Even from the entrance cloister of this portion of the Convent of Mary Magdalene, the atmosphere is enticing, and is made even more fascinating by the layers of history, culture and architectural details that Ricardo Mendez has used in creating his apartment, whilst leaving the original structure visible.
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The winning idea of the Mexican photographer was to create both intimate and permeable spaces, such as with the passage way. Too large to be just a thoroughfare, but too small to be a living area, it has become an extra space for the kitchen and living room, thanks to the extension of the antique cellar doors, architraves and wooden flooring.
The two bedrooms further back have also been created with the same principle of fidelity to the original architectural composition of the convent. Respecting the history of the building, Ricardo has restored the floors of the kitchen and living room, and removed the ceiling so bringing to light the Tuscan attic with its wooden beams and terracotta tiles, and thus perfectly marrying the wooden ceiling with the new wood flooring in the hallway.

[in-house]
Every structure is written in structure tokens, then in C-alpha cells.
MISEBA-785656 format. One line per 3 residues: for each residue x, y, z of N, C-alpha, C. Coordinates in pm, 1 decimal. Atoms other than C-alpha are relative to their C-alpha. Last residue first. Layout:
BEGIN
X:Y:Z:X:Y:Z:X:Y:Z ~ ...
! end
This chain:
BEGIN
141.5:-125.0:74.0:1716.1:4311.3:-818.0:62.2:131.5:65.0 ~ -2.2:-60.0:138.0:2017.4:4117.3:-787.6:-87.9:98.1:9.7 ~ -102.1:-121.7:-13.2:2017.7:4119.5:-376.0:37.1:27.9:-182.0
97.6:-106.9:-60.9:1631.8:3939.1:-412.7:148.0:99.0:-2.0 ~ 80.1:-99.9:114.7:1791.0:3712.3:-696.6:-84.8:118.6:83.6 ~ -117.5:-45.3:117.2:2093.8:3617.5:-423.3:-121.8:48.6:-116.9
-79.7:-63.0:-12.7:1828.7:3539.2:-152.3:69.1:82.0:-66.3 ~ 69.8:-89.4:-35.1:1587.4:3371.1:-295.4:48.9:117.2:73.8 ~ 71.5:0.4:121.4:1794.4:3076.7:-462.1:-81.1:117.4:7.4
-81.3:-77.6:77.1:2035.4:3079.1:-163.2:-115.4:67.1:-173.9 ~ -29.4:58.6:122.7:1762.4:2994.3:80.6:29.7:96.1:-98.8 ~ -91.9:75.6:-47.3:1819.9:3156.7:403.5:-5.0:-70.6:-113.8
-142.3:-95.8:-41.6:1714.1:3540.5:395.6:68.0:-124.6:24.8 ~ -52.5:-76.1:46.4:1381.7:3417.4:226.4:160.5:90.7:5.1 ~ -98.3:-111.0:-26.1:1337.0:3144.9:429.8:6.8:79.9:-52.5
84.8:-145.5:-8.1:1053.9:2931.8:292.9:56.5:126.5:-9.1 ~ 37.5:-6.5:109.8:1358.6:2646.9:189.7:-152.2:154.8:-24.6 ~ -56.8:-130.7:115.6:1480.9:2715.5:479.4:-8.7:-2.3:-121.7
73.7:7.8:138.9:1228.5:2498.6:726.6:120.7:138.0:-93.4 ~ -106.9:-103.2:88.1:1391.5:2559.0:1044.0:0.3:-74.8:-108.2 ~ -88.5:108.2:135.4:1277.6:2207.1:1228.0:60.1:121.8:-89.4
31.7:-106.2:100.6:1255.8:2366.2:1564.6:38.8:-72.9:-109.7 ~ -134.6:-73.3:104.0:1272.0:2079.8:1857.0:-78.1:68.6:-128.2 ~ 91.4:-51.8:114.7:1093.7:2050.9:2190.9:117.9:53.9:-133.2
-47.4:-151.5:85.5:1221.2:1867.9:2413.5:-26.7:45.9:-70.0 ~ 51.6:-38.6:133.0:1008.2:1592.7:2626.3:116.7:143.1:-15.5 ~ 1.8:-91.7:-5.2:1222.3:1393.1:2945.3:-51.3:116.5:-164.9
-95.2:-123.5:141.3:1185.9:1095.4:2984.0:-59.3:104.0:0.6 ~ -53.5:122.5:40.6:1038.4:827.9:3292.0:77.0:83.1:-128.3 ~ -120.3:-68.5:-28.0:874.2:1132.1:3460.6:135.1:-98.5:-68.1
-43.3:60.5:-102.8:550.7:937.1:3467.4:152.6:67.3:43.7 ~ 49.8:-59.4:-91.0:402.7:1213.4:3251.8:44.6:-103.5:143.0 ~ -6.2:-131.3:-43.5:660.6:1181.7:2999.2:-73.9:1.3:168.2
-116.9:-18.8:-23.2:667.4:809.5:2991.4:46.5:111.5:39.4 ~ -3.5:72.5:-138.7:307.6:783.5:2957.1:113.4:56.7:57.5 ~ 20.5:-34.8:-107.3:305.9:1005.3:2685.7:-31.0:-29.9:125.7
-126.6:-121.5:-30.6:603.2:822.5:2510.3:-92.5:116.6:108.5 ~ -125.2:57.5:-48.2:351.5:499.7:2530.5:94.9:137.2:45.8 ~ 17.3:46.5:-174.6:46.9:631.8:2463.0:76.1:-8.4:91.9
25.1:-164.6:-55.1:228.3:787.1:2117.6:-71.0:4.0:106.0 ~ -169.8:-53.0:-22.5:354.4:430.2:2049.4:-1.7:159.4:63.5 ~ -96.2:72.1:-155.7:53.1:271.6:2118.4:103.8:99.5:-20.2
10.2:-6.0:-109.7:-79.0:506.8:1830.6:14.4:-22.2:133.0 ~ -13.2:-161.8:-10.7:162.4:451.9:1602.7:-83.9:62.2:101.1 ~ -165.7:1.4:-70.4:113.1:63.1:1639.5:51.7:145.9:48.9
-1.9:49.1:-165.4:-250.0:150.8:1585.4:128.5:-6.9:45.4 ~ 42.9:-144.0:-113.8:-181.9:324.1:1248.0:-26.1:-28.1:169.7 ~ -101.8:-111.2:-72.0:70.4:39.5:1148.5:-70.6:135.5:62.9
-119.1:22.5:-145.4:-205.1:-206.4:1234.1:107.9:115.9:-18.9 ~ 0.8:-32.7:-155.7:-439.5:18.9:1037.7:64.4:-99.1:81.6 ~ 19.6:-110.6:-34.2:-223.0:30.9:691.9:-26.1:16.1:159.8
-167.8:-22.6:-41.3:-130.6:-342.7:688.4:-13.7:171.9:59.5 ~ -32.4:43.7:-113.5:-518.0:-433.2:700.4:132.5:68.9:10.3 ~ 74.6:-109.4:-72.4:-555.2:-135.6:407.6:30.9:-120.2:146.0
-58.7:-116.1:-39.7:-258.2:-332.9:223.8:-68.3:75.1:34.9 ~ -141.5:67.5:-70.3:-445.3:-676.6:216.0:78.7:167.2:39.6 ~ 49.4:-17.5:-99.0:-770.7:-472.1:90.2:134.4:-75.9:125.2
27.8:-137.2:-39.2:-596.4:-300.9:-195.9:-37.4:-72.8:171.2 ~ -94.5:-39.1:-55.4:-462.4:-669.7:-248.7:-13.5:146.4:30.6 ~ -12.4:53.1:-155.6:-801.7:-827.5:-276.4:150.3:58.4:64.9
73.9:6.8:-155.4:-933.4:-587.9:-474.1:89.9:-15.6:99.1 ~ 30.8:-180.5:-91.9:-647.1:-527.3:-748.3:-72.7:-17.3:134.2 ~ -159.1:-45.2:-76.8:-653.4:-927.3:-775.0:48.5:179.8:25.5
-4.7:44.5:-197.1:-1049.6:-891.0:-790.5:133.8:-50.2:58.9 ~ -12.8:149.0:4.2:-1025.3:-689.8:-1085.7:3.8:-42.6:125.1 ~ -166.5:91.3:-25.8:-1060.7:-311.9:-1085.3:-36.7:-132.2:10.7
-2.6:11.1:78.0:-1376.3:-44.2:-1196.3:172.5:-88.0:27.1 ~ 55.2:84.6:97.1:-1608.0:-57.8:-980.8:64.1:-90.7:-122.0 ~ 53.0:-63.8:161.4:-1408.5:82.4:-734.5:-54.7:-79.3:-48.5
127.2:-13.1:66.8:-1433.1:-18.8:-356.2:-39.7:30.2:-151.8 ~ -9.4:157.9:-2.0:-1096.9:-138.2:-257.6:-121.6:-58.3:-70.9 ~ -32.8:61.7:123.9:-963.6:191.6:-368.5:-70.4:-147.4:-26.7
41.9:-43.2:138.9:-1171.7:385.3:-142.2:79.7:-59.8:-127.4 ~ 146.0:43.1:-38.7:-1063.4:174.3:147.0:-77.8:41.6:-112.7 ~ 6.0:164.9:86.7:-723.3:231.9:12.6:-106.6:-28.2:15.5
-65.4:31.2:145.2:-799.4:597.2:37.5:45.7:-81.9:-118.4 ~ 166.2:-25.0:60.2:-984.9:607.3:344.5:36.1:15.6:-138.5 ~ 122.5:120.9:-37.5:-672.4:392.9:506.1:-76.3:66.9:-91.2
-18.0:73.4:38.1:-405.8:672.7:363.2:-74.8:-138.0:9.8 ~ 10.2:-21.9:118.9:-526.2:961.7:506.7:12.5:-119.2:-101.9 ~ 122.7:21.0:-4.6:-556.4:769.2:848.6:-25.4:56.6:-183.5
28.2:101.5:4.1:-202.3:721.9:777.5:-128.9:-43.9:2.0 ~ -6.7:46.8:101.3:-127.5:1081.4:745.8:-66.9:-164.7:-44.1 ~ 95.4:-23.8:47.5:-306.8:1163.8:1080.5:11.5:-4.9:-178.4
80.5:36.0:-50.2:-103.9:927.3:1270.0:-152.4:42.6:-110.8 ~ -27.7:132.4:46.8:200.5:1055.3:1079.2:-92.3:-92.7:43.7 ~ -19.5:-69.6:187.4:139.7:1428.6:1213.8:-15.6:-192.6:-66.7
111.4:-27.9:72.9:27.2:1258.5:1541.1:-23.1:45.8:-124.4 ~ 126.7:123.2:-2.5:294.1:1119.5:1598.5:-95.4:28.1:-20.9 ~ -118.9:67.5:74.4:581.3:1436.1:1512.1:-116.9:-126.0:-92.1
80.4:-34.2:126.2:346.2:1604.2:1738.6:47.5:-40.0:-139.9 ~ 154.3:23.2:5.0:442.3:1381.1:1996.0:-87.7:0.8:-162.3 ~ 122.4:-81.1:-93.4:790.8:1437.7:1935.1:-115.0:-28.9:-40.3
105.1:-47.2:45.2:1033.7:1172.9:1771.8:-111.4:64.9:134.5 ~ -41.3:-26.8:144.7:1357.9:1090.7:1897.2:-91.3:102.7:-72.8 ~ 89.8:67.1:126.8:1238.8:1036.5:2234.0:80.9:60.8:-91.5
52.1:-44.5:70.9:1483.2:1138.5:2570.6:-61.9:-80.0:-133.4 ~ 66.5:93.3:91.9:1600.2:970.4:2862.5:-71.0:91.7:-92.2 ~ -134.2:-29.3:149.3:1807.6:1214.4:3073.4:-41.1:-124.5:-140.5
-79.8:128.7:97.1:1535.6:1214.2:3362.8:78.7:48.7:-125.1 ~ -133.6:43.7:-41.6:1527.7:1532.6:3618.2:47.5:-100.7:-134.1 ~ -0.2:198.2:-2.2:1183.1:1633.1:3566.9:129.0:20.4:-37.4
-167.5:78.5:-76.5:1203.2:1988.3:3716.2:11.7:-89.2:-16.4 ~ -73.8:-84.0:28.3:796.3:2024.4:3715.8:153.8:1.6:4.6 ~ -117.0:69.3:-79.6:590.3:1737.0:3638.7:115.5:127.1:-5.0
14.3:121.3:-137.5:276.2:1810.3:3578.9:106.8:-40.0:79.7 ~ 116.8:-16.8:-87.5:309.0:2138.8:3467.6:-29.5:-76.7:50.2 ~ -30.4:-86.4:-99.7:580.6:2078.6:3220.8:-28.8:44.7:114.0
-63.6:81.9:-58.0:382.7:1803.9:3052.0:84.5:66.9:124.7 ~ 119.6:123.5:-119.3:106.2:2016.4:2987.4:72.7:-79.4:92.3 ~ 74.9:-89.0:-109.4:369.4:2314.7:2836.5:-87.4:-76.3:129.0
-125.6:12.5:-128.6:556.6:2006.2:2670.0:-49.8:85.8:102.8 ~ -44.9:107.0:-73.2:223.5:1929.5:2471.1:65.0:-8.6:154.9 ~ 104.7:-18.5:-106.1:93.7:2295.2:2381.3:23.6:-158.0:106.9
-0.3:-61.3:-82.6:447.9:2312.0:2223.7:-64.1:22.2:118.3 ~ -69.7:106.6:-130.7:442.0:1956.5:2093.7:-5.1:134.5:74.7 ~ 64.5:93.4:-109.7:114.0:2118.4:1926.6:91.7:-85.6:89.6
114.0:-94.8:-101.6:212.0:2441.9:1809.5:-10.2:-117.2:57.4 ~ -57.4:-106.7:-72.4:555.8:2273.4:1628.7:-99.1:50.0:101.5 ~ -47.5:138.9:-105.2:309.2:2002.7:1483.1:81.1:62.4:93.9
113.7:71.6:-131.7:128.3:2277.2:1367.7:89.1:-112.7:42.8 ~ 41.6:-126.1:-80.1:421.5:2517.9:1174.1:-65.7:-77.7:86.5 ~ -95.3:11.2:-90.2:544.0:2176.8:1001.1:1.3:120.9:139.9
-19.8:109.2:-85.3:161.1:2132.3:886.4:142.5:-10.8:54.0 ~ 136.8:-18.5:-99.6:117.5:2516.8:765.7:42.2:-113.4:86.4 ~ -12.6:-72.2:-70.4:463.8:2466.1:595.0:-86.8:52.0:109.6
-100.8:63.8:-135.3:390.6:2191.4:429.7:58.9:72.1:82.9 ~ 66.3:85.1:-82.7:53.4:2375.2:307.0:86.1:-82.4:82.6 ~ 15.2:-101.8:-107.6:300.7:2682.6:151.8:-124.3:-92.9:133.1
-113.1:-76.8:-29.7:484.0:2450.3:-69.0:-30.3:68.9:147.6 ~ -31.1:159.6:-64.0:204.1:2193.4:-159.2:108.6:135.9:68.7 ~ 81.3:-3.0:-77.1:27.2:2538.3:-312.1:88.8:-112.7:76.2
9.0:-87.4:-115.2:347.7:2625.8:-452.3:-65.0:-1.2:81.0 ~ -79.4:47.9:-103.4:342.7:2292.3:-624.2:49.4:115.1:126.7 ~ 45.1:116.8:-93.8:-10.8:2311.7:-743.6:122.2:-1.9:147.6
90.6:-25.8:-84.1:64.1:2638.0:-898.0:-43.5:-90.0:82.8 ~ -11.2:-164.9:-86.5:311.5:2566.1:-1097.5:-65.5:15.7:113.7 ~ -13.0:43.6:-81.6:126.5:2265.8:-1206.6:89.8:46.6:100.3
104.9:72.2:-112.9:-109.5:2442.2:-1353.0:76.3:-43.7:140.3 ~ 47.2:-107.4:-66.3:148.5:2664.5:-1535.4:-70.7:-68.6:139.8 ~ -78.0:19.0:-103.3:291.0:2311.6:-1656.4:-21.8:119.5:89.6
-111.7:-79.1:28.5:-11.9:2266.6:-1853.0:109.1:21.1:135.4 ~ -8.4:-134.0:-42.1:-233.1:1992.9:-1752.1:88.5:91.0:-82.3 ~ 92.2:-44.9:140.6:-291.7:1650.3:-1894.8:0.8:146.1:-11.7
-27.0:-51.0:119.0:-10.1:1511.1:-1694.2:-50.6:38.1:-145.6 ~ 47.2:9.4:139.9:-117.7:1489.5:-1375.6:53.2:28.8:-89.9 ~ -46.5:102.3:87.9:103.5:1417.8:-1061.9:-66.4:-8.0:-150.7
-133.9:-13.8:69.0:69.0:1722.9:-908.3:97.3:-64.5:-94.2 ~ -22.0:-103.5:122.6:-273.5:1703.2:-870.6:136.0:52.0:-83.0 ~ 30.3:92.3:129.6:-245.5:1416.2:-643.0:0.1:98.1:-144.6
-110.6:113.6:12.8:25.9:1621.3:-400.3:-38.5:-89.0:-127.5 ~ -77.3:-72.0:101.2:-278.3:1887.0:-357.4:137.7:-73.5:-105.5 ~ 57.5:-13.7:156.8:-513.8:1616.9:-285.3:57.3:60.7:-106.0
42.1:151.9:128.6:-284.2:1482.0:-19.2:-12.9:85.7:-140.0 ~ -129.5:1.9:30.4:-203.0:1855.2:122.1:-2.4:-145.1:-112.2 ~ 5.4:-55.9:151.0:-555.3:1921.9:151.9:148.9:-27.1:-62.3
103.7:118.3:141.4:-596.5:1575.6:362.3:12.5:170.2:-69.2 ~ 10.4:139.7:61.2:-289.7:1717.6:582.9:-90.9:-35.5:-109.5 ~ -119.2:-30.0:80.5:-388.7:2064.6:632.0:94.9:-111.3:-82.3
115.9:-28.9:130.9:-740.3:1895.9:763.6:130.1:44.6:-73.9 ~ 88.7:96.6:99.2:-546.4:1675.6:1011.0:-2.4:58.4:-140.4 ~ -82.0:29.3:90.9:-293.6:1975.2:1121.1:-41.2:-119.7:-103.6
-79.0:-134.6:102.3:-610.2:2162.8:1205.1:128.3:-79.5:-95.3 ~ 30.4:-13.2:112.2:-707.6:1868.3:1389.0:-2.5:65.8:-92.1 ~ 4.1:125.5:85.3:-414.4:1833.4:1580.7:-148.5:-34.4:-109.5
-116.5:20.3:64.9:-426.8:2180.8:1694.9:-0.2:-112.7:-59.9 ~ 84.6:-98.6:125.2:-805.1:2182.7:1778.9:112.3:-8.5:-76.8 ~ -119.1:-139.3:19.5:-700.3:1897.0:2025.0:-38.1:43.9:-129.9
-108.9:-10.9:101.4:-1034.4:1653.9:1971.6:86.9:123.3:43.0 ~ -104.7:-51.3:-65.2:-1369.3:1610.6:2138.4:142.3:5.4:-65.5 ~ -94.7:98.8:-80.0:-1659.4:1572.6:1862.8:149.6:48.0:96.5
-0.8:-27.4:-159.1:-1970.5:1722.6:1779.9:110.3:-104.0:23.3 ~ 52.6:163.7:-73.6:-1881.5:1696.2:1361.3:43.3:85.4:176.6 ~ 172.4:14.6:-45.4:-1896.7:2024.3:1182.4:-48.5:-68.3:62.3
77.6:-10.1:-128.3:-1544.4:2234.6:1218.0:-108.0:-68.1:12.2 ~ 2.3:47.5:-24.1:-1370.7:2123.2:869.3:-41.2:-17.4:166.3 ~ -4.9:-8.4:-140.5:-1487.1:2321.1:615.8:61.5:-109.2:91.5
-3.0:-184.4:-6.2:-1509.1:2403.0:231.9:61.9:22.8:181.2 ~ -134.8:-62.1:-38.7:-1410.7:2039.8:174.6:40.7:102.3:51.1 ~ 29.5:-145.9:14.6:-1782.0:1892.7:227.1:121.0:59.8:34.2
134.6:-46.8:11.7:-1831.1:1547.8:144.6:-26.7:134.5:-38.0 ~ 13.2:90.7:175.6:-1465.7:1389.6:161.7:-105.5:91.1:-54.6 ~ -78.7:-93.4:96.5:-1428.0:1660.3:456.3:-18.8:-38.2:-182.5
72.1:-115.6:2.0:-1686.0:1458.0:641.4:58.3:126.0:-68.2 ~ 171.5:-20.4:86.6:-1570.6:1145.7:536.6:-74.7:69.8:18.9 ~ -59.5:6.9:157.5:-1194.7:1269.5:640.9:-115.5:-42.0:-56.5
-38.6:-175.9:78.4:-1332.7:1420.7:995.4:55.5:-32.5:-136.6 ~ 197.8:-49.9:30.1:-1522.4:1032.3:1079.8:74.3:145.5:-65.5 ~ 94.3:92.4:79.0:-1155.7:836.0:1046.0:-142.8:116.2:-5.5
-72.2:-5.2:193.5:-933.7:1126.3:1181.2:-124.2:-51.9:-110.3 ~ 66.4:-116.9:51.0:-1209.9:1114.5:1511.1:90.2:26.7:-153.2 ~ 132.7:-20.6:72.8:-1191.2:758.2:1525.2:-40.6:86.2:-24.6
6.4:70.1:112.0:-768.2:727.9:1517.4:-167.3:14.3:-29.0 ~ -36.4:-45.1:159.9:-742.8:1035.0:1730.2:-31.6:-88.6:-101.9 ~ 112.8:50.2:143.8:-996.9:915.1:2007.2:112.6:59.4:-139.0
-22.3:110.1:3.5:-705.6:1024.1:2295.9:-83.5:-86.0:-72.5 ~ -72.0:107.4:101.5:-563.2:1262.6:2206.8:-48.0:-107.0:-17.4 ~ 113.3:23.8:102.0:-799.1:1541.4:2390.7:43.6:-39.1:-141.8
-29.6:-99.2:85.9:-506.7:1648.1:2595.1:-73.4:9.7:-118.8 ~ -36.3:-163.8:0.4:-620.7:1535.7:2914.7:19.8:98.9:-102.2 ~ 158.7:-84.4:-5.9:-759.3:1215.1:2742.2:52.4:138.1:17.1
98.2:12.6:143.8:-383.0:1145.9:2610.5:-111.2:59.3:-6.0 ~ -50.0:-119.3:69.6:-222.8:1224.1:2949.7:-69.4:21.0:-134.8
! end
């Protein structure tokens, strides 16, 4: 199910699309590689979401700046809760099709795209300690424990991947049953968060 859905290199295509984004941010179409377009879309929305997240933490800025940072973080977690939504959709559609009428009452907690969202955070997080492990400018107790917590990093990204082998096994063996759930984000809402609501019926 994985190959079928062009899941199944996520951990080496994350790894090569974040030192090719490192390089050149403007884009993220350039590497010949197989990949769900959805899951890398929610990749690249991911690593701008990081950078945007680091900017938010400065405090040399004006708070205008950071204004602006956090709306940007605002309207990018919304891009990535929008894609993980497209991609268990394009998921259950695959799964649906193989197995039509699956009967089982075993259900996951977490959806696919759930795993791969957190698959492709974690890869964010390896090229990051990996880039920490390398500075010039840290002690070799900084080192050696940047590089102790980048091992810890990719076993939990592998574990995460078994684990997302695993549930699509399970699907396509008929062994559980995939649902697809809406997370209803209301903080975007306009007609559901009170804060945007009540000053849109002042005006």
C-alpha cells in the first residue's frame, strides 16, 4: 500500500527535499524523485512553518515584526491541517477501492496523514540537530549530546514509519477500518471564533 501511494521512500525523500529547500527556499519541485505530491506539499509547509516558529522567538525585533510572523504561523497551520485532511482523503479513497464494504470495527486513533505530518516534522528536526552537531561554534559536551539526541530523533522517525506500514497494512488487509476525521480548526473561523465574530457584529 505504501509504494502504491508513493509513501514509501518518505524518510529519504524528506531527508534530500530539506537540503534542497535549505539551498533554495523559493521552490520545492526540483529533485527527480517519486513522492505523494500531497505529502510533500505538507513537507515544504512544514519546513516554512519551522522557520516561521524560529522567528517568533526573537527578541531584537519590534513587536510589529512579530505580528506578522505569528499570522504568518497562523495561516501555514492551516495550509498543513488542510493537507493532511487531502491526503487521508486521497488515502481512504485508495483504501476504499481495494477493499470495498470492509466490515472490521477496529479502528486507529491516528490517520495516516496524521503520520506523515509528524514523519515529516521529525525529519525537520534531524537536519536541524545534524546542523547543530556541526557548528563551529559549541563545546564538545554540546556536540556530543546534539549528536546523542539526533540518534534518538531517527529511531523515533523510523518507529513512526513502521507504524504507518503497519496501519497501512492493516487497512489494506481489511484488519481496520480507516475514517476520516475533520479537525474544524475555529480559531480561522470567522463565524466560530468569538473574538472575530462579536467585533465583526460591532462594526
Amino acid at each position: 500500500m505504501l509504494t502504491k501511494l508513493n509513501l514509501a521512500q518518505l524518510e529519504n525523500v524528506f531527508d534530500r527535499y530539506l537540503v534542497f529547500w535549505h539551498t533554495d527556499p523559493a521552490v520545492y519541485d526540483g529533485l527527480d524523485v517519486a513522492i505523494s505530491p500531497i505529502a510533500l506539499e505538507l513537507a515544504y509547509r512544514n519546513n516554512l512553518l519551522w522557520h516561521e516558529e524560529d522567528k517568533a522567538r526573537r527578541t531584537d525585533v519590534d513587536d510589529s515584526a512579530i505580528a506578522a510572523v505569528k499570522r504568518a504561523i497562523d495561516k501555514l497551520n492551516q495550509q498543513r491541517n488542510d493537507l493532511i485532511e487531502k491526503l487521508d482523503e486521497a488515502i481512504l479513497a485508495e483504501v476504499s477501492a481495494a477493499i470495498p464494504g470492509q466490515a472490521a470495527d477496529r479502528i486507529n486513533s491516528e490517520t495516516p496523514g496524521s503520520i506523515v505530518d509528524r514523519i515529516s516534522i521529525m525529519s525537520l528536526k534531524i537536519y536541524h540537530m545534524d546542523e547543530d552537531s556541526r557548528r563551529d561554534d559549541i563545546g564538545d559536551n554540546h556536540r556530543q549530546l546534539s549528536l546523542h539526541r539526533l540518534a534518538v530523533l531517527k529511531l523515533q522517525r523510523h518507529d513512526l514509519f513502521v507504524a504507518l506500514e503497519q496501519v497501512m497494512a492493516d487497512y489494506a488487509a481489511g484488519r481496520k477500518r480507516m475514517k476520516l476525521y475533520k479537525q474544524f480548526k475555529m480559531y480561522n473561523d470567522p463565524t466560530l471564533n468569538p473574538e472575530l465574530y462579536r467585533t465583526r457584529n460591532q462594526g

The Umbrian/Tuscan flavours of this environment are flanked by an exotic reminder of his homeland, with the colours of the Mexican ceramic knobs are of a similar colour to the Deruta tiles used for the built-in kitchen Beauty, functionality and cultures all come together here. The silence and tranquillity, typical of places of prayer and retreat remain; a little magic to go with the breathtaking view over Anghiari.
A NOTE TO THE CURIOUS: Ricardo has reinstated the large, stone framed window in the bathroom, which was previously bricked up for two thirds of its height. He didn’t even need to put up curtains, as it faces onto a high, ivy-covered wall.